This is a historic moment for women in Buddhism and by extension, for women around the world. What is so awesome about the Chöd is that it is a practice for feeding our demons, for turning to face that of which we are most afraid and offering it our attention, indeed ourselves. This is a major aspect of feminine spirituality, this deep compassion that can transform apparently impossible situations, and also that we can practice towards ourselves and our own beings, as we do with birth, menstruation and menopause, finding that when we give them our all, these mysteries of female life transform into nectar, blessings, enlightenment.5
In her commentary of this event, I find that Owen has made a number of important connections that are highlighted by Western feminist Chöd practitioners. She has related the aspect of lu-jin (gift of the body) present within Chöd, where the body is imagined as ambrosia and offered to various enlightened and unenlightened beings, with the practice of “turning to face that which we are most afraid and offering it our attention.” She then valorizes this practice of facing fears as “feminine spirituality.” This aspect of using the technologies of Chöd to face our fears has been popularized by Lama Tsultrim Allione’s book, Feeding Your Demons and its corresponding workshops. 6
Owen further associates this feminine spirituality with female biological processes of birth, menstruation, and menopause (“mysteries of female life”), which can be very frightening. By associating lu-jin with these ordinary (but frightening) female biological processes, Owen shows how female practitioners are already practicing Chöd without even knowing it. This association frames Chöd as a practice of feminine spirituality. Facing fears is also contextualized as a practice of deep compassion that has the power to transform situations. Finally this, transformative process births or leads to “nectar, blessings, enlightenment.”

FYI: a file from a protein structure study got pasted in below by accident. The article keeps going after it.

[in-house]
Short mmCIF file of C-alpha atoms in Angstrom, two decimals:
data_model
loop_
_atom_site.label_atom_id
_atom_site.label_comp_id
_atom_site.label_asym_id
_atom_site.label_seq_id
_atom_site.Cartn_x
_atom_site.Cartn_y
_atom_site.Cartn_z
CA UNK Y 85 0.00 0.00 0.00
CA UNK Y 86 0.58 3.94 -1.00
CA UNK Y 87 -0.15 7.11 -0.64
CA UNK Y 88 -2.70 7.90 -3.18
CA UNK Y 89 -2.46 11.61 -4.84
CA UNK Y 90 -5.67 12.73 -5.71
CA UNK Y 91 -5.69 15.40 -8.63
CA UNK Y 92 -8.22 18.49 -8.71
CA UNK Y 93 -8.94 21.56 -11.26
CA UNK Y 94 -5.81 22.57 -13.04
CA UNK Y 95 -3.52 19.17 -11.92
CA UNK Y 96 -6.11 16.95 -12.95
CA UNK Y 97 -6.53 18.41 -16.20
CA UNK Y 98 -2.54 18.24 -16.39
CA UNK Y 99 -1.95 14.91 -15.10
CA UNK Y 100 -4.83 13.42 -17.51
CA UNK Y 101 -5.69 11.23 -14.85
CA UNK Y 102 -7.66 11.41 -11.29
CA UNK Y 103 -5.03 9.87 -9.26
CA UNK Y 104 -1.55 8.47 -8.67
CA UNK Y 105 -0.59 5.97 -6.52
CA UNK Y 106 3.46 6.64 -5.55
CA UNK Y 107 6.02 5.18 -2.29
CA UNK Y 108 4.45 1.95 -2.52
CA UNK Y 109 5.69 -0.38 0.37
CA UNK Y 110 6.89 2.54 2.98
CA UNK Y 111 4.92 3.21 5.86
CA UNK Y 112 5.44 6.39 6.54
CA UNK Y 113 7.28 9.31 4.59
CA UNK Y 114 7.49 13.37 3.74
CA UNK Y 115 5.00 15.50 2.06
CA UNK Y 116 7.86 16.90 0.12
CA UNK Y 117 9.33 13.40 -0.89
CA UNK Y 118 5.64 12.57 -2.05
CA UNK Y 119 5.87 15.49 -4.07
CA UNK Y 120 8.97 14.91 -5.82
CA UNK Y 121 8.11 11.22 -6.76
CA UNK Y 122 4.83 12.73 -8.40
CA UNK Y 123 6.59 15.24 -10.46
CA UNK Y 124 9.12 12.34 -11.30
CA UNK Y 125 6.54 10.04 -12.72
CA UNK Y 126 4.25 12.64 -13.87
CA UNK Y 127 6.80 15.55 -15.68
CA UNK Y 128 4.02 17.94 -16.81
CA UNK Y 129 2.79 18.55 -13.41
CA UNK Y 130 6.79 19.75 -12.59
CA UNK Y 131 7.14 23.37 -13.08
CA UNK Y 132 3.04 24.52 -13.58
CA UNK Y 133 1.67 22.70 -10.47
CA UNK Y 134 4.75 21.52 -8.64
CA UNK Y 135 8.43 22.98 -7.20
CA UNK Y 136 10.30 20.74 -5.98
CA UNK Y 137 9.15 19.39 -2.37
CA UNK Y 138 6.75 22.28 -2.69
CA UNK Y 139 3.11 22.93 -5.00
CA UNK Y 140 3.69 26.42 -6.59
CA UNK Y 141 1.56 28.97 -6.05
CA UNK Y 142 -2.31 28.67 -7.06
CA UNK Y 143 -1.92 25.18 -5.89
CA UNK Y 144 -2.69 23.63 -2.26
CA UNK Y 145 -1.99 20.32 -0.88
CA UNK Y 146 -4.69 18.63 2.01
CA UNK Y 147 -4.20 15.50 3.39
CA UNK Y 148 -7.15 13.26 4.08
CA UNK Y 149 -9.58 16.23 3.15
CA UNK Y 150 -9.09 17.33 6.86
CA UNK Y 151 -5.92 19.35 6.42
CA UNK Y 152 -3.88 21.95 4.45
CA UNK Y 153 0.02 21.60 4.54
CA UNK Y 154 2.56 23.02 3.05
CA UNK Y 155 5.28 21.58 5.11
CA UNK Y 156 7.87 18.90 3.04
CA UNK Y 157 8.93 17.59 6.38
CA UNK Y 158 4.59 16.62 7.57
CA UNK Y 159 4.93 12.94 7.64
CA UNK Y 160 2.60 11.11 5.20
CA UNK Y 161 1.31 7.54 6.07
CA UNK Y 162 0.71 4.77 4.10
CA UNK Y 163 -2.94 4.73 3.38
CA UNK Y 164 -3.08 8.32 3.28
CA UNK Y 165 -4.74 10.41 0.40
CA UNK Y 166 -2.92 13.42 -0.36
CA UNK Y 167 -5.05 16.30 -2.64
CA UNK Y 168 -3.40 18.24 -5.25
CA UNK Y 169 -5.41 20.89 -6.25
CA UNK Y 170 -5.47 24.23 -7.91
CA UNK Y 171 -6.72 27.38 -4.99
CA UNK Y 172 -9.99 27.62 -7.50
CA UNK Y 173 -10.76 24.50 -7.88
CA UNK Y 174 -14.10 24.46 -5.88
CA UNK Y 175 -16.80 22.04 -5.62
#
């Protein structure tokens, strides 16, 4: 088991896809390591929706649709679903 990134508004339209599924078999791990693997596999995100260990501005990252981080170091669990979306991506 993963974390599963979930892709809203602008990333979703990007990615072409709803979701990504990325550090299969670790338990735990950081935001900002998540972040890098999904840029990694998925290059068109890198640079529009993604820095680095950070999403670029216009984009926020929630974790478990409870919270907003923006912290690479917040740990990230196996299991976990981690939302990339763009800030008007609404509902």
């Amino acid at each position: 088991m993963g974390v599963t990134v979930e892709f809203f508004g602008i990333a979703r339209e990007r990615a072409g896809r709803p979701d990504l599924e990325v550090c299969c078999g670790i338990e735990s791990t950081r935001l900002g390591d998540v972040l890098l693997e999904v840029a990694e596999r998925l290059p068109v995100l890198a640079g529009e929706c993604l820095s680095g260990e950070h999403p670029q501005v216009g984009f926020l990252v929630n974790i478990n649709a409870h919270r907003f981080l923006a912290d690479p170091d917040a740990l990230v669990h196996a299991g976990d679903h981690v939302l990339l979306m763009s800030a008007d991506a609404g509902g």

Chöd’s connection with feminine spirituality is strengthened by the practice of female yi-dams of Prajñāpāramitā, Vajrayogini, Vajrāvarāhi and Krodha Kali. The practice of female yi-dams is expressed through two meditative technologies of front-visualization and self-visualization. In front-visualization, practitioners imagine various enlightened beings as standing before them and themselves being the recipient of their prayers. The result of this meditative technology is that practitioners come to realize that their bodies, energy, and mind are in fact inseparable from the body, energy, and mind of their Chöd teachers and the front-visualized deities. They also come to realize that other beings are inseparable from their Chöd teachers and the front-visualized deities, and that their environment is inseparable from the celestial palace of these front-visualized deities.
In self-visualization, practitioners imagine themselves as clearly as possible as the yi-dam while remembering the meaning of the various parts of the yi-dam’s body and their ritual implements as well as holding onto the confidence of embodying these enlightened beings. This technology has resonance for practitioners on three levels. It reminds practitioners that their bodies signify either compassion for men or the wisdom of śūnyatā for women. Next, the body is seen as an instrument/vehicle for the realization of bliss that is used to realize the wisdom of śūnyatā. Finally, the body is seen as inseparable from the divine and indestructible body, energy, and mind of the yi-dam.
In looking at this one event, this paper has tried to capture the pivotal role played by the Karmapa in promoting and vindicating the experience of Western female Chöd practitioners and the past and present landscape of this relationship between women and Chöd. In the progression of this relationship, Chöd has become the best representation of female spirituality through its emphasis on encountering fears, the biological processes of female life, and the meditative technology of female yi-dams.
1 Tsultrim Allione, “The Feminine Principle in Tibetan Buddhism,” in Marianne Dresser, Buddhist Women on the Edge: Contemporary Perspectives from the Western Frontier. (Berkely, CA: North Atlantic Books, 1996), 105.
2 Anne Klein, Meeting the Great Bliss Queen, (Boston: Beacon, 1995), 191.
3 Judith Simmer-Brown, Dakinis’ Warm Breath, (Boulder: Shambhala, 2001), 4-8.
4 Lara Owen’s blog on women’s spirituality (there are three references to Lara Owen’s blog) http://laraowen.com/2012/10/26/machig-the-chod-and-the-karmapa/ (Page no longer available.)
5 Lara Owen's blog. (Page no longer available.)
6 Tsultrim Allione, Feeding Your Demons, (New York: Little Brown and Company, 2008).